President Trump has signed legislation that will allocate $9.5 billion to trim the long list of backlogged infrastructure maintenance projects at national parks and other federal natural-resources agencies. The measure also establishes a new mechanism to pay for the upgrades.
The bill, the Great American Outdoors Act—enacted on Aug. 4—has two major components.
It creates a new National Parks and Public Lands Legacy Restoration Fund, which will provide as much as $1.9 billion annually for five years for infrastructure projects at the National Park Service and four other agencies. [Vew text of legislation here.]
The new fund is supported by royalty payments to the federal government from onshore and offshore oil, gas, coal and renewable-energy production on federal lands.
The legislation, which gained strong bipartisan support in the House and Senate, also makes permanent the 56-year-old Land and Water Conservation Fund and fully funds it, at $900 million a year. The conservation fund will continue to draw on oil and gas royalties paid to the federal government.
[view 7/23/2020 ENR story on congressional approval of the legislation here.]
At the bill-signing ceremony at the White House, Trump said that the measure is "truly landmark legislation that will preserve America's majestic natural wonders, priceless historic treasures—and that's exactly what they are—grand national monuments and glorious national parks." He added, "This is a very big deal."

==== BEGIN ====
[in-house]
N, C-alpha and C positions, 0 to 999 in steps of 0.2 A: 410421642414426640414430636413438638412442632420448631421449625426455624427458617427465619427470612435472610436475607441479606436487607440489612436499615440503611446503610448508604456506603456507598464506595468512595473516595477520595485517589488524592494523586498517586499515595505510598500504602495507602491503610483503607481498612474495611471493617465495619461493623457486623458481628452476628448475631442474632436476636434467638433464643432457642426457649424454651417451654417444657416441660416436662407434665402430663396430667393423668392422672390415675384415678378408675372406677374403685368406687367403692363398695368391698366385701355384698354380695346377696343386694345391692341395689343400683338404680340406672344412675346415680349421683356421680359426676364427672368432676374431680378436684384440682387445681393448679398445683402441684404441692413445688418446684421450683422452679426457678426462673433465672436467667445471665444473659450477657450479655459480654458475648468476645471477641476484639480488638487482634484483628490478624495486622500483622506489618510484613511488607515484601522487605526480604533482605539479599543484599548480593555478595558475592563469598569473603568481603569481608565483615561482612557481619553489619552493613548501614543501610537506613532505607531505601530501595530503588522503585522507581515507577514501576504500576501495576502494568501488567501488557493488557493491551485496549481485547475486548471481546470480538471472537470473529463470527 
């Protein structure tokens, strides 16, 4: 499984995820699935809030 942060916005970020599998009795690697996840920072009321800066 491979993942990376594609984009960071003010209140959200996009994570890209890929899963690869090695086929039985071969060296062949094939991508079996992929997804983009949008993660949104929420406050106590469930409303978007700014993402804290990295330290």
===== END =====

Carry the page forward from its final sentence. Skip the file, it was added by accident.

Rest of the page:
The next step in moving turning the bill’s funding into dollars for projects will be for the Interior Dept. to produce a report to Congress within 90 days, specifying projects that will receive shares of the new parks and public lands fund, Interior Secretary David Bernhardt said in a press briefing.
The bill prescribes that 70% of the total, or as much as $1.3 billion annually, will go to the Park Service, which in 2018 estimated its infrastructure maintenance backlog at $11.9 billion.
The U.S. Forest Service will get 15% of the funding and the Fish and Wildlife Service, Bureau of Land Management and Bureau of Indian Education each will get 5%.
The legislation also specifies that at least 65% of the overall $1.9 billion annual total will go toward non-transportation projects, such as buildings and water and wastewater systems. The other 35% will go for transportation projects, including roads, bridges, tunnels and parking lots .
Three of the four agencies involved are parts of the Interior Dept.—the Park Service, Fish and Wildlife Service and Bureau of Indian Education are parts of the Interior Dept. The Forest Service is part of the Agriculture Dept.
That Land and Water Conservation Fund was established in 1964 and also is supported by oil and gas royalties.
Bernhardt said 60% of the conservation fund's money will go to the federal government for acquiring lands for conservation and expanding recreational facilities.
The other 40% will go to state and local governments, also for land conservation and recreational facilities, he said.
The new law has a provision that the conservation fund's revenue will not be subject to annual appropriations.